STUART TAYLOR, The American Lawyer: The prosecutor is saying in essence in court–and they haven't said it yet by the way–but they apparently will–that we believe this man was part of the criminal conspiracy, along with the people who are on trial. We haven't indicted him but the relevance of that for the purposes of the trial is that lets them get in more evidence about the unindicted co-conspirator's or the alleged unindicted co-conspirator's out-of-court statements than they otherwise could. It's a way around the hearsay rule.

MS. WARNER: Explain that just a little more. What do you mean?

MR. TAYLOR: For example, if they want to–somebody, one of their witnesses, to talk about what Bruce Lindsey said to him, ordinarily that would be barred by the so-called hearsay rule. You can't talk –you can't testify in a trial about what somebody else said out of court. That rule has a lot of exceptions. One of the exceptions is if the person who you're trying to quote, here Bruce Lindsey, is named by the prosecution as an unindicted co-conspirator, then you can talk about what he said out of court.

ISNA, with help from the National Association of Muslim Lawyers, has asked the Department of Justice to remove it from the list of co-conspirators.

There is really no reason for ISNA to be on this list. The fact of the matter is that the Department of Justice actually had a booth at the ISNA convention this year. So did the Department of Homeland Security – in fact, in an amusing twist, see this picture where they sat right next to an organization which stupidly but peacefully agitates for an international caliphate. A DOJ official calls ISNA "the big tent event of the year for the American Muslim community." The Washington Times, meanwhile, said that the DOJ was a co-sponsor of the ISNA convention. Does that mean that the DOJ should be an unindicted co-co-conspirator?

At the current time our legal system provides no way to take oneself off the unindicted co-conspirator list. And the National Association of Muslim Lawyers will be taking on a case of first impression.

Ultimately, ISNA will go on year after year, unindicted or not, showcasing the evolution of American-Islam. As an AltMuslim editorial describes it:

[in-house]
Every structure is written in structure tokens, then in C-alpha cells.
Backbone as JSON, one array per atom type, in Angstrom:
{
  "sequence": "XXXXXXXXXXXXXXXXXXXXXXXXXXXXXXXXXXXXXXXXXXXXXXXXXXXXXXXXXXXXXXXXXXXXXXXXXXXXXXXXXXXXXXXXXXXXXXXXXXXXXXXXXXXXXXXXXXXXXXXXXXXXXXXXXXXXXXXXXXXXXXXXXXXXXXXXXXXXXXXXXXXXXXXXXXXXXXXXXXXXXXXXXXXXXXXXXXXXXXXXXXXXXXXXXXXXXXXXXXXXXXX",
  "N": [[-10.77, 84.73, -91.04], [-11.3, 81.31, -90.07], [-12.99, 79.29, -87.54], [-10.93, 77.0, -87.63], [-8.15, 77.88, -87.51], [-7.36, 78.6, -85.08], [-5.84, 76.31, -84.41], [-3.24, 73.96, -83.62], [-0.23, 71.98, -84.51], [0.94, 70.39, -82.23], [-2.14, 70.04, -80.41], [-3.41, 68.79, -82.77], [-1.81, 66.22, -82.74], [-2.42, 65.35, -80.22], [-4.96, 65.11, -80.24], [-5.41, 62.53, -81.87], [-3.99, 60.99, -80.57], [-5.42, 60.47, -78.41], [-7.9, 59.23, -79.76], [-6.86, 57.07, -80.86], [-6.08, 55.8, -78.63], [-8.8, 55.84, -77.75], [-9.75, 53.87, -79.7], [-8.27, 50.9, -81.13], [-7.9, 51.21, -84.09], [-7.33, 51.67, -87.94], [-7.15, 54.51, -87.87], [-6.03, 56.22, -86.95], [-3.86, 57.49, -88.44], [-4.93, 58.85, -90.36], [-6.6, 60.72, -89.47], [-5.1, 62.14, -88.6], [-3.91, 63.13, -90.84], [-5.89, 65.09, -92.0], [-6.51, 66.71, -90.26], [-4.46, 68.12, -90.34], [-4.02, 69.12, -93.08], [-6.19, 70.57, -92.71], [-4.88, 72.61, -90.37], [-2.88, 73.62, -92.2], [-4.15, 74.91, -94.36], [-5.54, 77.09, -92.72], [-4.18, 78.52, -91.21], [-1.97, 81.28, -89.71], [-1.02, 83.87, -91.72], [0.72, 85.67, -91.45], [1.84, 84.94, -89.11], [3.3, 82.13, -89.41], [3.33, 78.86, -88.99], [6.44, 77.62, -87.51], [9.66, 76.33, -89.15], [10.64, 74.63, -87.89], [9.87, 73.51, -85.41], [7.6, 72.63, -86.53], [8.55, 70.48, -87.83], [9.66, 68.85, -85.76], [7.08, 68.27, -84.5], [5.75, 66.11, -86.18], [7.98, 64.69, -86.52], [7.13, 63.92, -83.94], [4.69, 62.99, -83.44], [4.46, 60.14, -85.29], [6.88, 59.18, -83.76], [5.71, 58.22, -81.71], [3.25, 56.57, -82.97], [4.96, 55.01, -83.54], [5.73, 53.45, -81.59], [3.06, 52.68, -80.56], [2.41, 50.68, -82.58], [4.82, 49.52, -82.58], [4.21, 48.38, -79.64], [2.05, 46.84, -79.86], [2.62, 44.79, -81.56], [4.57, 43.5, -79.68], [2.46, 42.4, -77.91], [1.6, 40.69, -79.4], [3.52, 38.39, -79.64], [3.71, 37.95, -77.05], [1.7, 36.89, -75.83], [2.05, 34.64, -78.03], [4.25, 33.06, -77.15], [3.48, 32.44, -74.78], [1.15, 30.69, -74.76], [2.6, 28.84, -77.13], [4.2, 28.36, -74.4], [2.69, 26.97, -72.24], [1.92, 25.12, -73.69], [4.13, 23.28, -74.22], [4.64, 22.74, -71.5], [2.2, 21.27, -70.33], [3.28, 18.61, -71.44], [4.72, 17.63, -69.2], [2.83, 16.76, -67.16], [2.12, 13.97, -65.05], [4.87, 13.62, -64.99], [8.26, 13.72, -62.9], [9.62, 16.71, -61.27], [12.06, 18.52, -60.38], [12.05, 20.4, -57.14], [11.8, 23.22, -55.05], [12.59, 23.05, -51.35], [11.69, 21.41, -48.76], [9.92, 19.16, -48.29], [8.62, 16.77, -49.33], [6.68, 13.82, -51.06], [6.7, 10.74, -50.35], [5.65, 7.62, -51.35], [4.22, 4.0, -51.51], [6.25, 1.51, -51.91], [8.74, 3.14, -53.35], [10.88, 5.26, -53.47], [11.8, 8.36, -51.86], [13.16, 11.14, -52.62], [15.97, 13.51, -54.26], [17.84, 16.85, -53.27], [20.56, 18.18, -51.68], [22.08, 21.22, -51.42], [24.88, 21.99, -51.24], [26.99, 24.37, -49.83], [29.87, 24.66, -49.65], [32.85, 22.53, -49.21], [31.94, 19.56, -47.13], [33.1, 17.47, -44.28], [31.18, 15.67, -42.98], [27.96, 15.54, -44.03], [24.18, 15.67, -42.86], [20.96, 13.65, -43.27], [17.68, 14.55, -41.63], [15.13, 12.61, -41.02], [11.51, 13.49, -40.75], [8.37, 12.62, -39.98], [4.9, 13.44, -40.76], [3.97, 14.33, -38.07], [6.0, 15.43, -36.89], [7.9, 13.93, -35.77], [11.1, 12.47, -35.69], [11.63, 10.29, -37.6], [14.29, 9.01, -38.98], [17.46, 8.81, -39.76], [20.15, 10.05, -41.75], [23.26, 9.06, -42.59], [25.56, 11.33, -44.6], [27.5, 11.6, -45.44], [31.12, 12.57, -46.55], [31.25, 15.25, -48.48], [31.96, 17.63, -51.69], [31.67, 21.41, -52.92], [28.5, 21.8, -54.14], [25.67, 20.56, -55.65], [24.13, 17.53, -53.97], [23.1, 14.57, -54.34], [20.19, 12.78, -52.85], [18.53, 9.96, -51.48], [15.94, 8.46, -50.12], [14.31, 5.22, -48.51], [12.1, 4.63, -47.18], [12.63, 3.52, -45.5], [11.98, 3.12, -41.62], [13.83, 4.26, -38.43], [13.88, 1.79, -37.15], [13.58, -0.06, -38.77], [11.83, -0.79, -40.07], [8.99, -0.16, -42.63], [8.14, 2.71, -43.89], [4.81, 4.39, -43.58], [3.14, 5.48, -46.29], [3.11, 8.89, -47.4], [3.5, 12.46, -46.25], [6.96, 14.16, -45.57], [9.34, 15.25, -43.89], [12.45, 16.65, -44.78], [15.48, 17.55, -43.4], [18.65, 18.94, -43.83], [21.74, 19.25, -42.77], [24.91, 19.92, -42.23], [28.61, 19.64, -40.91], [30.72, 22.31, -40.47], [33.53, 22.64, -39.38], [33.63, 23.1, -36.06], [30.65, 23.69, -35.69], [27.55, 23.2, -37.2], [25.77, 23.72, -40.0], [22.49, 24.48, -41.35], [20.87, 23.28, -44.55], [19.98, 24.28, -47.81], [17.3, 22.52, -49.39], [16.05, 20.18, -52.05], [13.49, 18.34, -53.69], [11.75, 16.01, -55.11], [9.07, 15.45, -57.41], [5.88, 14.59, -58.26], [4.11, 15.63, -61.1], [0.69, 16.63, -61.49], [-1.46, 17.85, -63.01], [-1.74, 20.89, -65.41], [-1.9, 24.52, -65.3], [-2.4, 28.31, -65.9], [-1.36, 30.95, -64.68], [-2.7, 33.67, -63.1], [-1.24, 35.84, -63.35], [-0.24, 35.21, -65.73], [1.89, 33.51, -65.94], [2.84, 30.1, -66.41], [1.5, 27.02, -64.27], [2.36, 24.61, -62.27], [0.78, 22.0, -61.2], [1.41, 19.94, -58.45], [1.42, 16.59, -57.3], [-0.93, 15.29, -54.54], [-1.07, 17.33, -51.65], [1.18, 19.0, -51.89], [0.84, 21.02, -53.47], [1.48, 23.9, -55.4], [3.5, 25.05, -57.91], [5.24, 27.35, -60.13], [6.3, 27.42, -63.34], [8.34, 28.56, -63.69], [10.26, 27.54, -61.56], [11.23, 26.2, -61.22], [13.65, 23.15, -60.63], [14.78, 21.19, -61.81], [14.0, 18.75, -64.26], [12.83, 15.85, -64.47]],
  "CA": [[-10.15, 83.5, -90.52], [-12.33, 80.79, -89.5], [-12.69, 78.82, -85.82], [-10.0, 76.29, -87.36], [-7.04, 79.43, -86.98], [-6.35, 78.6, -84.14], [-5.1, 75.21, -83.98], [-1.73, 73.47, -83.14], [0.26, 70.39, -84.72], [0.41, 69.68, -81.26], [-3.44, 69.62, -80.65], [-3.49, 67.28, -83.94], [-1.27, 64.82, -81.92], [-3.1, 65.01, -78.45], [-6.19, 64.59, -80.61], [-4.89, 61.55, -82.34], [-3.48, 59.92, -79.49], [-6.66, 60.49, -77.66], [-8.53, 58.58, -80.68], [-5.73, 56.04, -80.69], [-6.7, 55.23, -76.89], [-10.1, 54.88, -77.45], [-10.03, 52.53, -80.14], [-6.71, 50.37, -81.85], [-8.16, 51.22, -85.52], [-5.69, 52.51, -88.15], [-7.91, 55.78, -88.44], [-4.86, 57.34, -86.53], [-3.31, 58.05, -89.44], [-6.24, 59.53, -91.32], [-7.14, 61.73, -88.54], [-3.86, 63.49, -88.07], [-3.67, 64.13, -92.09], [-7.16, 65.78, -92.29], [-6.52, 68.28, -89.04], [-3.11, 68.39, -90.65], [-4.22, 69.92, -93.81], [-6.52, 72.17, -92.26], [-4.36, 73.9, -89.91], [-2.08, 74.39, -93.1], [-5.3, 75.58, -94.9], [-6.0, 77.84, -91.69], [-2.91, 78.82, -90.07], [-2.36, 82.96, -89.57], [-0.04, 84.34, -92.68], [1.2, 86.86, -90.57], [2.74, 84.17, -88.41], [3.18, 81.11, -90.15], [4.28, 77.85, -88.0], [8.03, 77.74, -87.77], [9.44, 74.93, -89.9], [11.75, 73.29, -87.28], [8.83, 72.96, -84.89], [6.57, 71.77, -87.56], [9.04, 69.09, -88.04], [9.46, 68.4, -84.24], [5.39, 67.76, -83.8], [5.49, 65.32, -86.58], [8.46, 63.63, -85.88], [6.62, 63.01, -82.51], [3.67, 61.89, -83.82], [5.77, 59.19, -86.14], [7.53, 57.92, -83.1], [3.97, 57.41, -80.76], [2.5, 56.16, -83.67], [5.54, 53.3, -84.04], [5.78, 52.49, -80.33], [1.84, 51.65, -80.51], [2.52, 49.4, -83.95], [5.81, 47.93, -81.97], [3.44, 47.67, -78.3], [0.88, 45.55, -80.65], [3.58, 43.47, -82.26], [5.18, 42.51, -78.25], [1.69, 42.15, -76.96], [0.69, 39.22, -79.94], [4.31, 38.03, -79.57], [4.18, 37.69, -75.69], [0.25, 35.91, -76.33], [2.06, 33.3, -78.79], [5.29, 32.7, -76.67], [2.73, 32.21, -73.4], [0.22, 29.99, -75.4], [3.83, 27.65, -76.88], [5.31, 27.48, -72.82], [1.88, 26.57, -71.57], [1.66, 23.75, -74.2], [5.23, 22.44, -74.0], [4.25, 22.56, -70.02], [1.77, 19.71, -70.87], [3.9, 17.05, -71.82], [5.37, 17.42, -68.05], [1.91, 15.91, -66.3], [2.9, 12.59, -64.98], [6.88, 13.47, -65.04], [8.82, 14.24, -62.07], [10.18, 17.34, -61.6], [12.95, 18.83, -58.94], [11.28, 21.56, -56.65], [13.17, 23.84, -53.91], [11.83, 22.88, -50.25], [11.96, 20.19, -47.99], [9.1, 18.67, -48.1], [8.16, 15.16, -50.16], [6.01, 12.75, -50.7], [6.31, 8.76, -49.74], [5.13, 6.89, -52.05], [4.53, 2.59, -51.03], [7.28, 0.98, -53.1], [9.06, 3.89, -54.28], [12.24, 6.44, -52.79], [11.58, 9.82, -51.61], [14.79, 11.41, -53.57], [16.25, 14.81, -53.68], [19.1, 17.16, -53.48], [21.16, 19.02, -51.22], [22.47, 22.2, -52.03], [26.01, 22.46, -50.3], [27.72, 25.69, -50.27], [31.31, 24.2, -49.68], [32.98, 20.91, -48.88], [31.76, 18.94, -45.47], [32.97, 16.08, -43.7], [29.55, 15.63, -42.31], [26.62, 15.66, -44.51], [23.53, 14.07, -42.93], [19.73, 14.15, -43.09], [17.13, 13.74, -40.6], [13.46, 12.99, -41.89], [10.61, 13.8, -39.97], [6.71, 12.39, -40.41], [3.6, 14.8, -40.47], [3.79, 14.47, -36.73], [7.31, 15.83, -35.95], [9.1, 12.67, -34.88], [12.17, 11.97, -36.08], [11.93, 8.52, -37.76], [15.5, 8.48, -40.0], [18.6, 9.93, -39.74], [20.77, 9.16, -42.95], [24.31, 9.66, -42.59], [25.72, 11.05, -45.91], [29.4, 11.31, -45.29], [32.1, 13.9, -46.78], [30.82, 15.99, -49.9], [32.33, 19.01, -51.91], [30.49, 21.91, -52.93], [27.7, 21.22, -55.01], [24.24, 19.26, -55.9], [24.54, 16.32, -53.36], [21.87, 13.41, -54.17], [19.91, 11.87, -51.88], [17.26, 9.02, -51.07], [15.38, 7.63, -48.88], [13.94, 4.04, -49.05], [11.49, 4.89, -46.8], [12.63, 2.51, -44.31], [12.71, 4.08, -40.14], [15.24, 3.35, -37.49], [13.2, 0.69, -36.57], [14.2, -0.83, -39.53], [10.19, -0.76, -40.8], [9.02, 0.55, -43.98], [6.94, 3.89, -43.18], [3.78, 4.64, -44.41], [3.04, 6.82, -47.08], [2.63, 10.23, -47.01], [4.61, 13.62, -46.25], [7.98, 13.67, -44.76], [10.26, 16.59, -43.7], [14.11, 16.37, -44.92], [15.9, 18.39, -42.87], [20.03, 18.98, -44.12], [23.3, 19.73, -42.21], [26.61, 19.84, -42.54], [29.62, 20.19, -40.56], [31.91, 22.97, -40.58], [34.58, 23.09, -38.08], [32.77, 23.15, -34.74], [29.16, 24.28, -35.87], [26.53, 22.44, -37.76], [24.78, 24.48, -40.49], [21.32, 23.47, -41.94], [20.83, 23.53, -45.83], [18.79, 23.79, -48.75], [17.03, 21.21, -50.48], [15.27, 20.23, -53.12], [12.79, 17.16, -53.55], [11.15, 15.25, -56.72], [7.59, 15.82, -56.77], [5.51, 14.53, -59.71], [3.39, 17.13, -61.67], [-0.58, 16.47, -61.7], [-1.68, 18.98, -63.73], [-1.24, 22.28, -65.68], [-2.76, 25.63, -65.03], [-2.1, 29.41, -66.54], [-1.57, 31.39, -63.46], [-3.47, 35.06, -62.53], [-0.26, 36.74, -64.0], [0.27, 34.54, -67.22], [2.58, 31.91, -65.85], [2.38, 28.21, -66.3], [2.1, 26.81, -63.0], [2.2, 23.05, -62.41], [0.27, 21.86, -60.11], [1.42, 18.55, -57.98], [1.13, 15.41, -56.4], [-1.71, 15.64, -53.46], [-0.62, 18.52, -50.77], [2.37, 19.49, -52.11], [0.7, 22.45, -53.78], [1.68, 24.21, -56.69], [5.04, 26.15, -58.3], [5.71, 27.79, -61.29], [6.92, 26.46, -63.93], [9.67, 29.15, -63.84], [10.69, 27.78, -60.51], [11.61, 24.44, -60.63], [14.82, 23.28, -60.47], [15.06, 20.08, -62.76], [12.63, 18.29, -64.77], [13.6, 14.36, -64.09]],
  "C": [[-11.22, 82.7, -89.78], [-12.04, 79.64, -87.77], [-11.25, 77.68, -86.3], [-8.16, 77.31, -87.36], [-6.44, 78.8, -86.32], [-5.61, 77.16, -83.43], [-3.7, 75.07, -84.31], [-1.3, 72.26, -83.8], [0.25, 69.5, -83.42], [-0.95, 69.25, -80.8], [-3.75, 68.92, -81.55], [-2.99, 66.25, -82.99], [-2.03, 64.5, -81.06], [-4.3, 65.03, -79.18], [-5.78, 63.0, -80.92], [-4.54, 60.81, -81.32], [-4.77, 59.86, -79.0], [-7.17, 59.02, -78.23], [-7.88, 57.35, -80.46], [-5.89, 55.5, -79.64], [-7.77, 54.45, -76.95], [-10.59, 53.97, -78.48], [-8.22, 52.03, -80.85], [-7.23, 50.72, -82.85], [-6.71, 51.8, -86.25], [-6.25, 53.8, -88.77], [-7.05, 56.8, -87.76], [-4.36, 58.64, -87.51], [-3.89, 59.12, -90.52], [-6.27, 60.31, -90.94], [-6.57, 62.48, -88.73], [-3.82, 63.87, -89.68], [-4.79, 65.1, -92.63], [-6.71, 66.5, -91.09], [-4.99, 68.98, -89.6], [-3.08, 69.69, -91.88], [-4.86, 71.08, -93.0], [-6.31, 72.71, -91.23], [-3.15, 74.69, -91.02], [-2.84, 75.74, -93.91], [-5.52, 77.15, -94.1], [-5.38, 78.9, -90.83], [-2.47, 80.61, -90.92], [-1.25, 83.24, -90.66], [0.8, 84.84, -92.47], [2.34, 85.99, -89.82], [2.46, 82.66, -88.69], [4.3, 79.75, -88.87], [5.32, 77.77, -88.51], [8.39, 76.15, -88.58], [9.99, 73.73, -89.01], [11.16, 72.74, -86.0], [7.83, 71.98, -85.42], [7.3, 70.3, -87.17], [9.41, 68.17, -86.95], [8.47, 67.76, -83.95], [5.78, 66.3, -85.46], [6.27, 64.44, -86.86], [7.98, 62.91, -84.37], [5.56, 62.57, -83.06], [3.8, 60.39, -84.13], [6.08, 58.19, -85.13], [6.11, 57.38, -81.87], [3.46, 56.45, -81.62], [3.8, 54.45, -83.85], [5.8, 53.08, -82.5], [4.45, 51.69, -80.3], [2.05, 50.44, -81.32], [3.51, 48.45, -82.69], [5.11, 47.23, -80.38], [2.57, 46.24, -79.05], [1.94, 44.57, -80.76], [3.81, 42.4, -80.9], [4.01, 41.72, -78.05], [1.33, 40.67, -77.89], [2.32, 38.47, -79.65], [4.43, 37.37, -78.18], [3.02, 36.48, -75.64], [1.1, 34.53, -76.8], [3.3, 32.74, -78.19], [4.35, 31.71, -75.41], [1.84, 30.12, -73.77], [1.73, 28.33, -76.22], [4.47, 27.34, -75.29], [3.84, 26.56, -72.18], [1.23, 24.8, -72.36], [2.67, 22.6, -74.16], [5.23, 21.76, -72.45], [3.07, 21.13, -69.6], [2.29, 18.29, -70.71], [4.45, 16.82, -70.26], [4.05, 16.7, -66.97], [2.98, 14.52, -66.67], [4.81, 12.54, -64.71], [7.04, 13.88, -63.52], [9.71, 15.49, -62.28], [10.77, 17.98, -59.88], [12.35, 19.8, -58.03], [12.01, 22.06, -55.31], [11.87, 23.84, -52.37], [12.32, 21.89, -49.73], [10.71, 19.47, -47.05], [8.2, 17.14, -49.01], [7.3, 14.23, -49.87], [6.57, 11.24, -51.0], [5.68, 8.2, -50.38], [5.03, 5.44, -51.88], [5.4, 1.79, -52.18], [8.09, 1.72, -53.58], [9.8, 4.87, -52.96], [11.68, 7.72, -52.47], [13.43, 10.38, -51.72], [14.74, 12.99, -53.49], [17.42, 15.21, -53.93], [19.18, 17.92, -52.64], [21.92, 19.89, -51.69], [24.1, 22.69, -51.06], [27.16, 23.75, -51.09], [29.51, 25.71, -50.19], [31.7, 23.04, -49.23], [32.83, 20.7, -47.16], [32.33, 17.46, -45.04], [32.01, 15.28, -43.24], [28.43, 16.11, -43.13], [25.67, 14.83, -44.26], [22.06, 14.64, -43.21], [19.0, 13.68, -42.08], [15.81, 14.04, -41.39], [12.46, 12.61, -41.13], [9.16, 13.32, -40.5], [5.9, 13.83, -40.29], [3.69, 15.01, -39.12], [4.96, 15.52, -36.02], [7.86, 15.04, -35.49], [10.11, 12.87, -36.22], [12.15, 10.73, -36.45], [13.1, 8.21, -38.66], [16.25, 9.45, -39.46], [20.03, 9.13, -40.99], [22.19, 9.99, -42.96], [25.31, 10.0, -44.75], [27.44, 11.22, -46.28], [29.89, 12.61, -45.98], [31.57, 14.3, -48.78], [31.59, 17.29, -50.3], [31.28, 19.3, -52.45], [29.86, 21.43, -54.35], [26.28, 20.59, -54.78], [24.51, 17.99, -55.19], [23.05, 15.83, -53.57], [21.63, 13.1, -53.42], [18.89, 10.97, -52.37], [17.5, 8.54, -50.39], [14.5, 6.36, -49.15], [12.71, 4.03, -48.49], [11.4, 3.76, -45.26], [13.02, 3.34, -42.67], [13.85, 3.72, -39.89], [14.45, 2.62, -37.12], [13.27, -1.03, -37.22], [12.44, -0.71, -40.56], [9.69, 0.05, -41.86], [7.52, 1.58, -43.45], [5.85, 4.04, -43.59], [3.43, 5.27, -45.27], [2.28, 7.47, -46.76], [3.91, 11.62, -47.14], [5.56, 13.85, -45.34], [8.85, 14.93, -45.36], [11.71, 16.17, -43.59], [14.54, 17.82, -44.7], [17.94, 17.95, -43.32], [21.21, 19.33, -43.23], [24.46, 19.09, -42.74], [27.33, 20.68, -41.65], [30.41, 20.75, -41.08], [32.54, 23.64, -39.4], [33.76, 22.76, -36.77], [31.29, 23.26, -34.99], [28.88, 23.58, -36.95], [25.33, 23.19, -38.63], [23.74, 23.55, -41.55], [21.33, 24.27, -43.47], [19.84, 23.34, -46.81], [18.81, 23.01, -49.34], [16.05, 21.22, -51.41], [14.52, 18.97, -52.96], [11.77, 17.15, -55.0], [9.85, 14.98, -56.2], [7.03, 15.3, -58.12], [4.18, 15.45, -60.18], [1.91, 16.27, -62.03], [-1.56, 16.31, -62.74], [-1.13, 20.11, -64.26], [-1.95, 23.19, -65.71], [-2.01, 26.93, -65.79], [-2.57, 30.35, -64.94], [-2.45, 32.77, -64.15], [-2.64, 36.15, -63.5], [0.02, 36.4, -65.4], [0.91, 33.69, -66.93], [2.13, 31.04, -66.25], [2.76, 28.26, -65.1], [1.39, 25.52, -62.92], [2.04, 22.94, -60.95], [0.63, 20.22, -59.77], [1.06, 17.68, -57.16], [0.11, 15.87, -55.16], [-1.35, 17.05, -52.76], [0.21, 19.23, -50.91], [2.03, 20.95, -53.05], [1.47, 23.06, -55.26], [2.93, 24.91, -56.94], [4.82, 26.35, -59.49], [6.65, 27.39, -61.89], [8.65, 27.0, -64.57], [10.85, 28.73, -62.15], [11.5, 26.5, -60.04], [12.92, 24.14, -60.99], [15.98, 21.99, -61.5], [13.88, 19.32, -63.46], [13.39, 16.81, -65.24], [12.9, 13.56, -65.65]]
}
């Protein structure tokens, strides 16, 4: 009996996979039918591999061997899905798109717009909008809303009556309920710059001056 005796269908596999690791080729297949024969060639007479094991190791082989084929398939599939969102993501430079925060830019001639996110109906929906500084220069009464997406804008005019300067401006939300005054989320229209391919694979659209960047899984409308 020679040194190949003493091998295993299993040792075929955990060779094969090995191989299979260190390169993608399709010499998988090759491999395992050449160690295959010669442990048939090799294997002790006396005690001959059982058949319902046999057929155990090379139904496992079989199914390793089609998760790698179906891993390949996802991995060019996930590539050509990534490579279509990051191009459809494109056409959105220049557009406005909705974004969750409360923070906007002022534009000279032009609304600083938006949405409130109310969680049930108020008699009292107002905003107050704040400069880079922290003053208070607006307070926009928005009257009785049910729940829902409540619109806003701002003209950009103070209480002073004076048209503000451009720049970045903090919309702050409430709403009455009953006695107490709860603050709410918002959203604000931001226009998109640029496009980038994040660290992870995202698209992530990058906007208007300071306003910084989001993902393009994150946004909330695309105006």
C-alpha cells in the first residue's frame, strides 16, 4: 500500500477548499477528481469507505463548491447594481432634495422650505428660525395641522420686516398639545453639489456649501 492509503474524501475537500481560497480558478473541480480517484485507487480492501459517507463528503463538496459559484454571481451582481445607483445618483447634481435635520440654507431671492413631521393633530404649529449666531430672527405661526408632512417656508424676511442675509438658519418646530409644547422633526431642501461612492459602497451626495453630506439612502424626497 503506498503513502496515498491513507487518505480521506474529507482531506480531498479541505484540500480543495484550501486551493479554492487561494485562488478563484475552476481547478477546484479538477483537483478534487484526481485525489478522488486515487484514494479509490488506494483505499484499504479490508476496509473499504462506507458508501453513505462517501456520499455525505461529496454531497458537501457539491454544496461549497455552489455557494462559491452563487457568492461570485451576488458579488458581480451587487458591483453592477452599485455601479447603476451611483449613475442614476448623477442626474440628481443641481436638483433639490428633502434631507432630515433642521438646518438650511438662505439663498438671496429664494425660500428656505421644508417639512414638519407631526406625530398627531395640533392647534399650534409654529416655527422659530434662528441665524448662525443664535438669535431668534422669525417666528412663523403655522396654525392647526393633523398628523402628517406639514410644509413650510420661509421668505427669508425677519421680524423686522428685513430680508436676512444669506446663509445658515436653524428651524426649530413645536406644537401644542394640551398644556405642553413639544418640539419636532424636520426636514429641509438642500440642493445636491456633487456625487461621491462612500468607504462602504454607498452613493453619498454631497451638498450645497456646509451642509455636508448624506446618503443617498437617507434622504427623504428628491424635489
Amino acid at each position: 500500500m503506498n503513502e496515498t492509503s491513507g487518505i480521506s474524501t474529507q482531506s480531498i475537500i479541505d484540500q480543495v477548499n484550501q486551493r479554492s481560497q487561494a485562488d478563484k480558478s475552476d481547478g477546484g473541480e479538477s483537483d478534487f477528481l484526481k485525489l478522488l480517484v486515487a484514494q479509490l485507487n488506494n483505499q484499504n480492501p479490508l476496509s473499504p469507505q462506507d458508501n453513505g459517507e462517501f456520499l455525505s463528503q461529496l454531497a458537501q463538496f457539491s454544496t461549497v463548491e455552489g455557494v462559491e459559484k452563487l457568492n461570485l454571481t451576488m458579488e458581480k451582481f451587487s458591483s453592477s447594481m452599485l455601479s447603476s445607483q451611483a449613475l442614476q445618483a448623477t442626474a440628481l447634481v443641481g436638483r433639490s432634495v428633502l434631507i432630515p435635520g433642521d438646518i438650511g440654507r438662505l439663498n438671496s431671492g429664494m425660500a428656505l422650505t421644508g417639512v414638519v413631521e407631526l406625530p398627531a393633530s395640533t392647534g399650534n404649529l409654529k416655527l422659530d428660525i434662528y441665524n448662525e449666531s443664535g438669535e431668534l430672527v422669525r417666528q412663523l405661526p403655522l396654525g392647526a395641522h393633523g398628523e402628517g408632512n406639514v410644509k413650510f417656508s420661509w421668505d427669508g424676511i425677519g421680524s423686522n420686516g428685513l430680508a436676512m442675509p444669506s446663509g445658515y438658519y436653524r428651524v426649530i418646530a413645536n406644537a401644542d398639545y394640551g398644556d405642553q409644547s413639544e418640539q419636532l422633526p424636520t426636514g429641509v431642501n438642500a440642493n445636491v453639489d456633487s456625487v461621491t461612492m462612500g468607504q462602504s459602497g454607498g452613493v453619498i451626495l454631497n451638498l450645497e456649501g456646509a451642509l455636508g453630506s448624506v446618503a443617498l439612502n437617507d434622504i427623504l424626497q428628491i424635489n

Conference attendees took the negative attention in stride, preferring to be inspired (perennial favorites Shaykh Hamza Yusuf and Imam Zaid Shakir from the Zaytuna Institute drew standing-room-only crowds) or commercially satiated by the convention's 300+ bazaar vendors. Entertainment ranged from the ISNA-sanctioned show MC'ed by video blogger Baba Ali and featuring artists such as Kareem Salama and Dawud Wharnsby, to off-site (and non-endorsed) events such as the IMAN Community Café in southside Chicago with its "turntable dhikr" (remembrance of God) and hip-hop Muslim poetry, and the Muslim punk "Taqwapalooza" concert, held in a sweaty downtown residence complete with mosh pit. Hardly the Islamo-fascism some would have you expect. With a hand in US government policy-making, an embrace of commercialism, and a nod to a still-developing American Muslim culture (and even counter-culture), ISNA is stretching hard to broaden its influence – and largely succeeding. Unlike many Muslim gatherings around the world, the ISNA conference, as with the group itself, has grown to become a relatively non-judgemental affair. Only time will tell if the organization gets the same from its critics in return.

Muslims around the country thank Howard Dean for showing up.

Update: I wanted to illustrate how ISNA has undergone change (and has ways to go). At one point in the 90's, Hamza Yusuf, who is the star at ISNA, used to tell people not so nice things about the US to Muslims. He recanted most of that after 9/11, and now even came to Tikkun to decry Muslim anti-Semitism. I am not an expert in Yusuf, nor a dogmatic defender of ISNA, in fact my writings about the two of them get me in trouble with Muslims. My point, however, is that to think that organizations do not change and grow — and to simply overlook the evidence of ISNA's actual evolution — is unfair. ISNA is improving day by day.